Texas Physicians Win In No Surprises Act Law Suit

Texas Physicians Win In No Surprises Act Law Suit

A  U.S. district court judge granted the Texas Medical Association’s motion for summary judgment agreeing that the Department of Health and Human Services (HHS) ’s interpretation of the No Surprises Act did not line up with the law, as written, and as Congress intended.

The ruling came on February 23, 2022. Judge Jeremy Kernodle concurred with the Texas physicians’ group wrote, “Rather than having an arbitrator consider all statutory factors as provided by the Act, Plaintiffs argue, the Rule puts a substantial thumb on the scale in favor of the QPA.” Later in his opinion, he stated that “the Act nowhere states that the QPA is the ‘primary’ or ‘most important’ factor.”

The Texas Medical Association brought a suit against the feds in October 2021, charging that HHS was not following the intent of the No Surprises Act passed by Congress — specifically over the disagreements on how to determine out-of-network payments.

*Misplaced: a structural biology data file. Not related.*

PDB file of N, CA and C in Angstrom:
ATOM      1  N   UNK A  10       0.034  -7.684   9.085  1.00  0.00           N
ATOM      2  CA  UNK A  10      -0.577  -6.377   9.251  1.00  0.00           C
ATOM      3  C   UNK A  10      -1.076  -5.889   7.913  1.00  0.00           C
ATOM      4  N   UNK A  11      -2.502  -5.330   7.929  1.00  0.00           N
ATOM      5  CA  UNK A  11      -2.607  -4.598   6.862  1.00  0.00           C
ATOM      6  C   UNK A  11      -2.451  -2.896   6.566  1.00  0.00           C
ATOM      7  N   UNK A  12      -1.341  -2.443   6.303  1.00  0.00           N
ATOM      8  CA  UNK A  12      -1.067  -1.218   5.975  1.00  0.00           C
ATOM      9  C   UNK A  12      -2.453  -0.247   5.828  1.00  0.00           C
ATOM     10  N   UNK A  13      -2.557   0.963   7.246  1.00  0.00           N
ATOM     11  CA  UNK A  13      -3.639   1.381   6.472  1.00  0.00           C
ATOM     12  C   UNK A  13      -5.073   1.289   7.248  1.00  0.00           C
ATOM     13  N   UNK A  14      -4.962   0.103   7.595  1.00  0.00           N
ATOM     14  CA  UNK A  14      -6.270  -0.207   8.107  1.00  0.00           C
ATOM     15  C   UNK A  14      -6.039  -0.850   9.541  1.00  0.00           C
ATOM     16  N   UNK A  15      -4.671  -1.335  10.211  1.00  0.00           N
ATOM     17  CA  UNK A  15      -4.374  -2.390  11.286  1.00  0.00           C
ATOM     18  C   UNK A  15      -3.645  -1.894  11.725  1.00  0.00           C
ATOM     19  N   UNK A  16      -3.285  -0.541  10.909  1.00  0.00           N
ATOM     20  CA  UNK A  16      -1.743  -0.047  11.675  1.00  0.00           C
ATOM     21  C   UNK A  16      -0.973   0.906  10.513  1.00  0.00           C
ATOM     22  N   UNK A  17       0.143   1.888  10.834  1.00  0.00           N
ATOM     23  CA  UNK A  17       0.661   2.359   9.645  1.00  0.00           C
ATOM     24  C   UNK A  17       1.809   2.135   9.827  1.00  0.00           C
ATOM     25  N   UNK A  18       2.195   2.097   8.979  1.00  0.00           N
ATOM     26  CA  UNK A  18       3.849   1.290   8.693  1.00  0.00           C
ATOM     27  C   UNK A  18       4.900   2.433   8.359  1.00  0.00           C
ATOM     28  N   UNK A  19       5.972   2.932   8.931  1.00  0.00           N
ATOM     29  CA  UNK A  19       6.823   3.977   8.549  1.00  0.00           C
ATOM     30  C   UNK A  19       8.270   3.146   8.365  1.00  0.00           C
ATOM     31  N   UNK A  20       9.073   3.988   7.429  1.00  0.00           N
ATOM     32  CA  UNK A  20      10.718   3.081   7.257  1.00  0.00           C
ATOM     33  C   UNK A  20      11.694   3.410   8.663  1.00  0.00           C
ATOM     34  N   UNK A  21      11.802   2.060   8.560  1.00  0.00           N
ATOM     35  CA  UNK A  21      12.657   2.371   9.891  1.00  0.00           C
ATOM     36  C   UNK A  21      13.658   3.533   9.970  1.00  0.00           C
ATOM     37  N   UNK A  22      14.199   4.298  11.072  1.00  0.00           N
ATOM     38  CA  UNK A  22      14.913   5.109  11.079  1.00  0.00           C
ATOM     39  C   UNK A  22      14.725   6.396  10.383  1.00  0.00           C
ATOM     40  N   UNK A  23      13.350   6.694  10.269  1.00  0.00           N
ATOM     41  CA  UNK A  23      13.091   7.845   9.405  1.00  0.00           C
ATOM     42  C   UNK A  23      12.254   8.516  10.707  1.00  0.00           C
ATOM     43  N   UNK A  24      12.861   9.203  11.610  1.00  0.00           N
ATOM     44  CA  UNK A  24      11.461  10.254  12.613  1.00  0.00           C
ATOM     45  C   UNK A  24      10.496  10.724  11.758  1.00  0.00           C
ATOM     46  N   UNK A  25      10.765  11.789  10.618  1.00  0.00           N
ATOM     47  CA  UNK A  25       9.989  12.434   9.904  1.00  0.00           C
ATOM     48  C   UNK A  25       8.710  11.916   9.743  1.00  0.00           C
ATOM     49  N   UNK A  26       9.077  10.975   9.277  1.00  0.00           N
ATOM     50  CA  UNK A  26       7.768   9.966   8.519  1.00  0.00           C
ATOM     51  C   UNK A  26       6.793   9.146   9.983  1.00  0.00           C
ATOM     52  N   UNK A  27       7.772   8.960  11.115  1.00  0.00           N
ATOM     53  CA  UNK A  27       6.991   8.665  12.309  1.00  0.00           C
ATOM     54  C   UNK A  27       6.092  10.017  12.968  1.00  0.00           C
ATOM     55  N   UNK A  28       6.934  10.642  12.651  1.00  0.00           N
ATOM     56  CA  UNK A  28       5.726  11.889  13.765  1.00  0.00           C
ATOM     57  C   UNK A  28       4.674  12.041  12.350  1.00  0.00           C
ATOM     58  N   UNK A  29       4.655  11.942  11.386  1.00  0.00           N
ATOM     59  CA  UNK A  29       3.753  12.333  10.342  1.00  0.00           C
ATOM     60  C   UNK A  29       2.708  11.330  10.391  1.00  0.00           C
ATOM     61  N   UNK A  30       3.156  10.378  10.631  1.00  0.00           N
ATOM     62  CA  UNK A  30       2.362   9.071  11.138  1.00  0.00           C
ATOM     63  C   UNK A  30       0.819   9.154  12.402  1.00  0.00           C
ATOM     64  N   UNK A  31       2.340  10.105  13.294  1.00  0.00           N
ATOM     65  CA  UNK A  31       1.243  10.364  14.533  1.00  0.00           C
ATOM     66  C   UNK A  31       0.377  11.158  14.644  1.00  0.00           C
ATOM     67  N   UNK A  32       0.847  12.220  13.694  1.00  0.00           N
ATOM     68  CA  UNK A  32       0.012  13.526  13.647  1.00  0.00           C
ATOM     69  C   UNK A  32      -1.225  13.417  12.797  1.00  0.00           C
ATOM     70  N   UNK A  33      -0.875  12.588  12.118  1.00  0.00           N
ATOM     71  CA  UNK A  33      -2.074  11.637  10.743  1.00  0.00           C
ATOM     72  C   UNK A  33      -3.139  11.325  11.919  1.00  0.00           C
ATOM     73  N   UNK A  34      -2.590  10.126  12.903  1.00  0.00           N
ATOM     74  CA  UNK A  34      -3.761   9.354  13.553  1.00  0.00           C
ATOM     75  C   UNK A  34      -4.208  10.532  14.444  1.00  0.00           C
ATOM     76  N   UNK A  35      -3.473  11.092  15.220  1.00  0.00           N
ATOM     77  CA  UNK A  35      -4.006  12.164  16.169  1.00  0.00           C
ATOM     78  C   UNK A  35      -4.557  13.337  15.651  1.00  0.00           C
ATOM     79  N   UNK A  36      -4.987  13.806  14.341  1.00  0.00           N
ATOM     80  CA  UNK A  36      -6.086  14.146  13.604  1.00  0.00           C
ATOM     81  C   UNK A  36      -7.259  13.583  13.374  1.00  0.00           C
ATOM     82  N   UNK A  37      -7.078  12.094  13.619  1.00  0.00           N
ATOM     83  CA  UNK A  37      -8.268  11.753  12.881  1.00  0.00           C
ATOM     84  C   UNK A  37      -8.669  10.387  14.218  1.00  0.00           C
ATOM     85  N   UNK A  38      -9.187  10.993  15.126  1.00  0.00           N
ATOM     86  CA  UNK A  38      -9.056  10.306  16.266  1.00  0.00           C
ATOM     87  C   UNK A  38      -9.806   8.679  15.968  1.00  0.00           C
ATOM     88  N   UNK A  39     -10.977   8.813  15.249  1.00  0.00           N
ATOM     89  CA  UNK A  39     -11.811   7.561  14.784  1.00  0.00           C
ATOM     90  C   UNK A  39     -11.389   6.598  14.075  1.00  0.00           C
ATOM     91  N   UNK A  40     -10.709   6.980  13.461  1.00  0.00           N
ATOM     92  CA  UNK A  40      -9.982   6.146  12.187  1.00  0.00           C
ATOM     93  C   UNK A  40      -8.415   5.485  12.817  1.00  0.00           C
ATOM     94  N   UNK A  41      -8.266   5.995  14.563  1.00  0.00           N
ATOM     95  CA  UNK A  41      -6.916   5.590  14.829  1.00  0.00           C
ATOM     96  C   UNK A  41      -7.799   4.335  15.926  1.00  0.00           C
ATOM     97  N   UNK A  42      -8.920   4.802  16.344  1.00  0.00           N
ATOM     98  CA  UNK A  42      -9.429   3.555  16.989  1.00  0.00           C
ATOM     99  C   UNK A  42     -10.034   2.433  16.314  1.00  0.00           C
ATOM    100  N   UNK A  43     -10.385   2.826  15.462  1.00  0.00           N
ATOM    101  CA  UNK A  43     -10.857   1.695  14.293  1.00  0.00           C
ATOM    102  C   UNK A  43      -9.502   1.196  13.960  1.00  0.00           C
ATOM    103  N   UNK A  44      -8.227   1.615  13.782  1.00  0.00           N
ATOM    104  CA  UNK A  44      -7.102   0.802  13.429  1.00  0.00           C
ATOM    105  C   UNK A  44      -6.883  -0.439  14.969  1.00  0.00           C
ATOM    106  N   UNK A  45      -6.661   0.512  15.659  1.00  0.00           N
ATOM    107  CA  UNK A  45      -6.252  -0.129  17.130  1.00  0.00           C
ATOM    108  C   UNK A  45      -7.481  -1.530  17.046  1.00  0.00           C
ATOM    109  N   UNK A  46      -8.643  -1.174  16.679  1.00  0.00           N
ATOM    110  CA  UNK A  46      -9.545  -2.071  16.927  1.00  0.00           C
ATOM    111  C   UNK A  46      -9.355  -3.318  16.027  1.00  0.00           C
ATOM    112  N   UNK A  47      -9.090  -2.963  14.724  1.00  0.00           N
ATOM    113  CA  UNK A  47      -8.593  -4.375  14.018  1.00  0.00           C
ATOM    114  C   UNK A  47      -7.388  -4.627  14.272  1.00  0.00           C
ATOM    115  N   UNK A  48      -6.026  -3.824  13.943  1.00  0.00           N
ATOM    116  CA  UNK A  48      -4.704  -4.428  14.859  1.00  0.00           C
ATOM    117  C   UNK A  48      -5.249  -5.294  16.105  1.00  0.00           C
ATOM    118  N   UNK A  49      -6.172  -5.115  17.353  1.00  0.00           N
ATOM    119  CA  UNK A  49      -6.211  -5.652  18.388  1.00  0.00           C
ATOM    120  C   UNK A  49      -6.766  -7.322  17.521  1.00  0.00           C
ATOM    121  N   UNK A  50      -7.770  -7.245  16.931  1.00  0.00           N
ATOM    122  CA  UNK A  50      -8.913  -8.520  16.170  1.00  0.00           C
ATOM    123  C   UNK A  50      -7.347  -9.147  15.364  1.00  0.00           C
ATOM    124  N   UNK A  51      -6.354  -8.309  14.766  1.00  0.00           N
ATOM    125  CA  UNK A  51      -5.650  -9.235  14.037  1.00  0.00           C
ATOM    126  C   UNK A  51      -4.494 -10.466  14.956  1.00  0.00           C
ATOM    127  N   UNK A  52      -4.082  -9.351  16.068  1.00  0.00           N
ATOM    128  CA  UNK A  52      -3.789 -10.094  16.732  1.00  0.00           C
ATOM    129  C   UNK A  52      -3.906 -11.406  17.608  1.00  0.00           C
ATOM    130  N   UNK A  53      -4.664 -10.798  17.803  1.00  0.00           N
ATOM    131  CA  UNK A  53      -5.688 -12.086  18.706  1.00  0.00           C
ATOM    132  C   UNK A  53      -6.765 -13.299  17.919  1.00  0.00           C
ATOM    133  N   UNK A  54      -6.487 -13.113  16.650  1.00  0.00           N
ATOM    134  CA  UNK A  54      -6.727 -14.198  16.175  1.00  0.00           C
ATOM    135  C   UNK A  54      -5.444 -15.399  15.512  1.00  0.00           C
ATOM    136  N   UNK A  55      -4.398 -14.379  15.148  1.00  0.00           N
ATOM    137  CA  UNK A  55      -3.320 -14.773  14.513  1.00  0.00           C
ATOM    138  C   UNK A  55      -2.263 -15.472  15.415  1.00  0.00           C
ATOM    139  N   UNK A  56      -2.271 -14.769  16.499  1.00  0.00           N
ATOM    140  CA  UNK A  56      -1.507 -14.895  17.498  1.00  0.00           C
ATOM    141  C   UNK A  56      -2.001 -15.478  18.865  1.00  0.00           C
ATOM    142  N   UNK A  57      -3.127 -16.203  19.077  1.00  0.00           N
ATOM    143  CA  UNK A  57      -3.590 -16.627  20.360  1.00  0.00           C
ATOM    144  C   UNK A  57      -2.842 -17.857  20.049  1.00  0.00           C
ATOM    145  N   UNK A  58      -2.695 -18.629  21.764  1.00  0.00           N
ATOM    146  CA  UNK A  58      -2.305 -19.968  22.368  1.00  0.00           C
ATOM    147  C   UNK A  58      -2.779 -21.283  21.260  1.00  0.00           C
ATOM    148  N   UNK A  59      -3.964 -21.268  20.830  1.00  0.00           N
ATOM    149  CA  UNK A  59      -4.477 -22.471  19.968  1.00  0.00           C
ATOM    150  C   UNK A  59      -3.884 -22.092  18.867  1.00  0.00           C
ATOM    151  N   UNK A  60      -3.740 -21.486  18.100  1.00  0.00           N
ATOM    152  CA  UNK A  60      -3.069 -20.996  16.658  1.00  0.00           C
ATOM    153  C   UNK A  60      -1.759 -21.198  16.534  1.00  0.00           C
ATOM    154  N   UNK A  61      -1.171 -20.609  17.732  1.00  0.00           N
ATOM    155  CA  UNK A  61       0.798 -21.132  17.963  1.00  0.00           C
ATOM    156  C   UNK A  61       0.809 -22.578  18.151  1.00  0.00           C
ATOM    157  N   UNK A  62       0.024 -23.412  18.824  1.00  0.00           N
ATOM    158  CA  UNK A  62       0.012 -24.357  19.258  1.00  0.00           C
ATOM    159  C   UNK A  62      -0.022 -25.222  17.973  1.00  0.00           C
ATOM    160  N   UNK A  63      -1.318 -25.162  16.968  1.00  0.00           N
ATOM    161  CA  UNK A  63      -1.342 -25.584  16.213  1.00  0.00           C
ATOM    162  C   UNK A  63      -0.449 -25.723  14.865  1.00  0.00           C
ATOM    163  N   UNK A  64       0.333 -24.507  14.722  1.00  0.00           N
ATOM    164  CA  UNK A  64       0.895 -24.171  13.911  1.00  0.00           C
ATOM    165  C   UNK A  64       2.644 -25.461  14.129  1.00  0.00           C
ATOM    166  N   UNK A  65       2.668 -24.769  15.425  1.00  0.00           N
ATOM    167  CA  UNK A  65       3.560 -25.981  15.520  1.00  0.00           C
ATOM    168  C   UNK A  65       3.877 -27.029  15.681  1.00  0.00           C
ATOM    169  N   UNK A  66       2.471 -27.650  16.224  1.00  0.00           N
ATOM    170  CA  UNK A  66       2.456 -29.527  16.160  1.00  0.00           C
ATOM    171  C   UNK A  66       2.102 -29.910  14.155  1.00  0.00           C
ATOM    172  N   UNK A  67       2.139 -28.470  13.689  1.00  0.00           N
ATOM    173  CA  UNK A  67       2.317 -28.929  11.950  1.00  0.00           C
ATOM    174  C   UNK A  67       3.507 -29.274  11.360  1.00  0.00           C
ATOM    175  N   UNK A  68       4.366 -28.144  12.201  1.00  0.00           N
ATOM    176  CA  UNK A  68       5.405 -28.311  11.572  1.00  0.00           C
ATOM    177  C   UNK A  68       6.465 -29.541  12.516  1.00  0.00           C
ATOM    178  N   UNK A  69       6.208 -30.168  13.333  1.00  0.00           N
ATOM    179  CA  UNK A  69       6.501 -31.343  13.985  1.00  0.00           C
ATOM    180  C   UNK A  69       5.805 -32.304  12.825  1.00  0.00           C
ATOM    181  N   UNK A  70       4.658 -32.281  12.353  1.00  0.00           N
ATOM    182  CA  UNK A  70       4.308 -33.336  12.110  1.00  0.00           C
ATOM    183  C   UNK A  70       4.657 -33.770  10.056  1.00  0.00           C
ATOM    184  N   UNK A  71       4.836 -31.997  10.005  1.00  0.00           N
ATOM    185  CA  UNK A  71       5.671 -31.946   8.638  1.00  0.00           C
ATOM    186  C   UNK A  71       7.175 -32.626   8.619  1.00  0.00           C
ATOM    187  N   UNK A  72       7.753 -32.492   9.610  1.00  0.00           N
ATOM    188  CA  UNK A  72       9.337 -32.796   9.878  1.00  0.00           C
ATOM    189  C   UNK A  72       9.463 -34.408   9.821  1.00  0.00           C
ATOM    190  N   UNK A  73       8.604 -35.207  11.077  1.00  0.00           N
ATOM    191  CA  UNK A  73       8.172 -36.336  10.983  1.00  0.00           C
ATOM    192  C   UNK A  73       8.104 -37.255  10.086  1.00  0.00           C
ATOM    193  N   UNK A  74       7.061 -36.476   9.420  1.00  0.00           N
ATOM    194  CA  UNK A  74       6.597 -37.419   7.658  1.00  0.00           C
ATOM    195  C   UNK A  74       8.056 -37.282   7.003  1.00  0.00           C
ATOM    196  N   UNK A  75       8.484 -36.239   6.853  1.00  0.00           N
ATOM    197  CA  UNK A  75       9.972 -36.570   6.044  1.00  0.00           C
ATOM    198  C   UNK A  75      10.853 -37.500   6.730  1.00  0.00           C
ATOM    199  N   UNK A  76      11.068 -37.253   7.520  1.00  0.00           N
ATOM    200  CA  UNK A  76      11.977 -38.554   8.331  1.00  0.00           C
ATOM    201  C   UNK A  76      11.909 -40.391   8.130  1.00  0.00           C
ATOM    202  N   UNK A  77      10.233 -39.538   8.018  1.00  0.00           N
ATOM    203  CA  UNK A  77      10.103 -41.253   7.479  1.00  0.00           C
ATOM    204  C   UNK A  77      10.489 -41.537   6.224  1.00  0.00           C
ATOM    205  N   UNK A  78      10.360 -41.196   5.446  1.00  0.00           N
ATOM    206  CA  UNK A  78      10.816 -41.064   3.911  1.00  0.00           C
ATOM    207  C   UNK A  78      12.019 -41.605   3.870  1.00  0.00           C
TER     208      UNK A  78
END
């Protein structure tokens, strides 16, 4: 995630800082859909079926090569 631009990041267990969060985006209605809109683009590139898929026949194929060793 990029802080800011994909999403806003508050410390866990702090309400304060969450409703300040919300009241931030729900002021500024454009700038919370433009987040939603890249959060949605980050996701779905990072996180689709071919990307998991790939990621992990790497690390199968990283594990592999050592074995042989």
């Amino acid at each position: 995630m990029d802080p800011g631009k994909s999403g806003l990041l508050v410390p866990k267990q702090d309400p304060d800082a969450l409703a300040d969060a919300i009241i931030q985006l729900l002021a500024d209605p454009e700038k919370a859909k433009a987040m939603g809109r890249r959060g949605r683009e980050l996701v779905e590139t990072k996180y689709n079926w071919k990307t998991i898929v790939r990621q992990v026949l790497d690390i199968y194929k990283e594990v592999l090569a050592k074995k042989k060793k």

The American College of Radiology (ACR) applauded the Eastern Texas District Court judge’s opinion. ACR underscored that the ruling applies to all states but that the federal government could appeal the decision.

The American Medical Association, who, in conjunction with the American Hospital Association and others, has filed a separate lawsuit, expressed their support of the Texas court’s decision.

Related lawsuits continue in other states as these areas wrestle with out-of-network payment agreements in their respective states.

Complicating the already muddied water even more, is the question over the states, including Texas, who already have surprise billings laws. At the University of Southern California Sol Price School of Public Policy, Glenn Melnick, Ph.D., reflects, “The question is, does the federal law supersede the state law?”

America’s Health Insurance Plans (AHIP) and the Blue Cross Blue Shield Association filed an amicus brief supporting HHS and the No Surprises Act in January. AHIP called the Texas court’s decision “misguided” and will result in higher healthcare costs, including premiums for consumers.